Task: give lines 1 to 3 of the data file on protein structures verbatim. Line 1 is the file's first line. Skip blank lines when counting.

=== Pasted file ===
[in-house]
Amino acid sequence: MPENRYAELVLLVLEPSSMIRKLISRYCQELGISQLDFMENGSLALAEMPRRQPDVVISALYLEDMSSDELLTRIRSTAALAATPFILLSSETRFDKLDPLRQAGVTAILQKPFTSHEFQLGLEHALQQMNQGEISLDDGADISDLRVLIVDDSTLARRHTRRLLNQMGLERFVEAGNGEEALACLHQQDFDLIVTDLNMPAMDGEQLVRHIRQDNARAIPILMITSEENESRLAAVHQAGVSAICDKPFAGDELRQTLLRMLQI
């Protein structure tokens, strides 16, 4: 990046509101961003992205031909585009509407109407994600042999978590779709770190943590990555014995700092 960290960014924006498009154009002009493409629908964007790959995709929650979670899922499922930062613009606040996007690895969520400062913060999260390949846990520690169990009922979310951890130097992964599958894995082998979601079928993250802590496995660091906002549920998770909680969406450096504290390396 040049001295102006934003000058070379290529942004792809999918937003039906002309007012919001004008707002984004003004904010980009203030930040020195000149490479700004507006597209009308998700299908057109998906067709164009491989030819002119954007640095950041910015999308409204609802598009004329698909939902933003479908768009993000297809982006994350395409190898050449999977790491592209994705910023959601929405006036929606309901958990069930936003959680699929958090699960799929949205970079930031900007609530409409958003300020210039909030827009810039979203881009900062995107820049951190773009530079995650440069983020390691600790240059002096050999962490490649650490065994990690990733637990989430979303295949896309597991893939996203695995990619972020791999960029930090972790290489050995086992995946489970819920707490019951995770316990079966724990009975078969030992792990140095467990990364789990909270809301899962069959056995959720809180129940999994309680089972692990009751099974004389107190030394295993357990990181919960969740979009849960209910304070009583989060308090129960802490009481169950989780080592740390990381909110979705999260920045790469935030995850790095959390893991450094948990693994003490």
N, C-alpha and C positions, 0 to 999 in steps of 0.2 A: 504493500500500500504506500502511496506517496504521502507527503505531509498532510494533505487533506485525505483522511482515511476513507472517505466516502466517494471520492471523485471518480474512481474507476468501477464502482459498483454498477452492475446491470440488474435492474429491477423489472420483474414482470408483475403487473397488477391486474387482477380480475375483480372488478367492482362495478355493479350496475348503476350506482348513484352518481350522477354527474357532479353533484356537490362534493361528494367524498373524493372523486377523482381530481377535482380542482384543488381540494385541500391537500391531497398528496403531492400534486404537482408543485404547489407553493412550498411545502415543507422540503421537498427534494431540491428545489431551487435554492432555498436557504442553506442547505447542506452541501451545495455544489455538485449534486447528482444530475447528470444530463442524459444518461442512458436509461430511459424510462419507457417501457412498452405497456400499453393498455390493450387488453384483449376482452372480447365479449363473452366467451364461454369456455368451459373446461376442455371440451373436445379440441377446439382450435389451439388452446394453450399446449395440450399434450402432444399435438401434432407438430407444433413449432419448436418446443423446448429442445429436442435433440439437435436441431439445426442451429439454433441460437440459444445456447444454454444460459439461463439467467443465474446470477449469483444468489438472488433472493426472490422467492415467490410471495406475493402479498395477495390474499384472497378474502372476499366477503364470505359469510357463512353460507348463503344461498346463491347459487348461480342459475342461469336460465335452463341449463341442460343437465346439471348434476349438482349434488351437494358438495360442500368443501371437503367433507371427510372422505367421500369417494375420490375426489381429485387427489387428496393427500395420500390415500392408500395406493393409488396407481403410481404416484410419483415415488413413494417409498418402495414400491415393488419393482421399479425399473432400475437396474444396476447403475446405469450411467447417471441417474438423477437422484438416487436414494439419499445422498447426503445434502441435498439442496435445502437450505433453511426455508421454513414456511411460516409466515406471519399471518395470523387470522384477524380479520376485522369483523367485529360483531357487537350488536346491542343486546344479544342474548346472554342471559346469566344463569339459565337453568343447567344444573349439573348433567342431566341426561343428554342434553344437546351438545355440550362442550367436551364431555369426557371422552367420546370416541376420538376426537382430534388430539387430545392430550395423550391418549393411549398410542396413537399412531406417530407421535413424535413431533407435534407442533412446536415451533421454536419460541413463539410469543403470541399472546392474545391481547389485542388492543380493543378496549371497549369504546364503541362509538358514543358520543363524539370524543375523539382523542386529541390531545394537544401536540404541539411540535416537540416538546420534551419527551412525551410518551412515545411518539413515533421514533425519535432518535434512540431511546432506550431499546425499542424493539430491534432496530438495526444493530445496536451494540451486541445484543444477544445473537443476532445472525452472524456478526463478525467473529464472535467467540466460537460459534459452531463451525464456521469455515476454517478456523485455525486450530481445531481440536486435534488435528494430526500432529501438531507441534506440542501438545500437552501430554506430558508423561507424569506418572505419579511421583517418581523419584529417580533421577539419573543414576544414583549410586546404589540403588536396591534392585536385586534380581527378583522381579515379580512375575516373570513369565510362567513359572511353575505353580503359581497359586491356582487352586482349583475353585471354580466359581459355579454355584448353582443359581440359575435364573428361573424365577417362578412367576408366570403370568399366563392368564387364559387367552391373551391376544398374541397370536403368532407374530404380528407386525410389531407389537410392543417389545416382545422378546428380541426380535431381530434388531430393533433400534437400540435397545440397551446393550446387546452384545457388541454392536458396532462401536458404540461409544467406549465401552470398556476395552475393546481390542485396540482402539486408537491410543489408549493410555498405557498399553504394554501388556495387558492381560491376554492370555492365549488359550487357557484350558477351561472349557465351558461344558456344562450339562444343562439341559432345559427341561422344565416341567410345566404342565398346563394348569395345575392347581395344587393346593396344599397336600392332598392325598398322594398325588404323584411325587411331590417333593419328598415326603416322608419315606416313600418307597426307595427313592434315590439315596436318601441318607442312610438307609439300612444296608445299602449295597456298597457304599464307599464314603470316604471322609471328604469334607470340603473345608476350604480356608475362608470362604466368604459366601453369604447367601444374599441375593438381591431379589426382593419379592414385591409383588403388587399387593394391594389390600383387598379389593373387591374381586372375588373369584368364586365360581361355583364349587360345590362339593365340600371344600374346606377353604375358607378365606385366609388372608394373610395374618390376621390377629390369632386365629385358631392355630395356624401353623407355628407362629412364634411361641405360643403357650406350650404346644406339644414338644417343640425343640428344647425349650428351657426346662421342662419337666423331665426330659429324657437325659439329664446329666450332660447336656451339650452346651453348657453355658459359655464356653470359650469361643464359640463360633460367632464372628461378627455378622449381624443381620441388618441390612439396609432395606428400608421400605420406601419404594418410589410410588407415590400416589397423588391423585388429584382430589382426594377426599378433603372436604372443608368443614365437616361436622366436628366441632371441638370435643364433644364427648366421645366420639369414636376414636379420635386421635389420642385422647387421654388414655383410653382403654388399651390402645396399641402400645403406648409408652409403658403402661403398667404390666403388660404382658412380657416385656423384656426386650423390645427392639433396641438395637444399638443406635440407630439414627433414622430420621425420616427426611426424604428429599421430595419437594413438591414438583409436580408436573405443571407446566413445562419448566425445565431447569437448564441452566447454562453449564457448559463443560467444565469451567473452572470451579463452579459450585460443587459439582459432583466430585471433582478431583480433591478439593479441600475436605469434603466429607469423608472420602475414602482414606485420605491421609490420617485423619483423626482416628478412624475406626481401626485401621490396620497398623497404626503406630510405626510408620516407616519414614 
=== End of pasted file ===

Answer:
[in-house]
Amino acid sequence: MPENRYAELVLLVLEPSSMIRKLISRYCQELGISQLDFMENGSLALAEMPRRQPDVVISALYLEDMSSDELLTRIRSTAALAATPFILLSSETRFDKLDPLRQAGVTAILQKPFTSHEFQLGLEHALQQMNQGEISLDDGADISDLRVLIVDDSTLARRHTRRLLNQMGLERFVEAGNGEEALACLHQQDFDLIVTDLNMPAMDGEQLVRHIRQDNARAIPILMITSEENESRLAAVHQAGVSAICDKPFAGDELRQTLLRMLQI
């Protein structure tokens, strides 16, 4: 990046509101961003992205031909585009509407109407994600042999978590779709770190943590990555014995700092 960290960014924006498009154009002009493409629908964007790959995709929650979670899922499922930062613009606040996007690895969520400062913060999260390949846990520690169990009922979310951890130097992964599958894995082998979601079928993250802590496995660091906002549920998770909680969406450096504290390396 040049001295102006934003000058070379290529942004792809999918937003039906002309007012919001004008707002984004003004904010980009203030930040020195000149490479700004507006597209009308998700299908057109998906067709164009491989030819002119954007640095950041910015999308409204609802598009004329698909939902933003479908768009993000297809982006994350395409190898050449999977790491592209994705910023959601929405006036929606309901958990069930936003959680699929958090699960799929949205970079930031900007609530409409958003300020210039909030827009810039979203881009900062995107820049951190773009530079995650440069983020390691600790240059002096050999962490490649650490065994990690990733637990989430979303295949896309597991893939996203695995990619972020791999960029930090972790290489050995086992995946489970819920707490019951995770316990079966724990009975078969030992792990140095467990990364789990909270809301899962069959056995959720809180129940999994309680089972692990009751099974004389107190030394295993357990990181919960969740979009849960209910304070009583989060308090129960802490009481169950989780080592740390990381909110979705999260920045790469935030995850790095959390893991450094948990693994003490």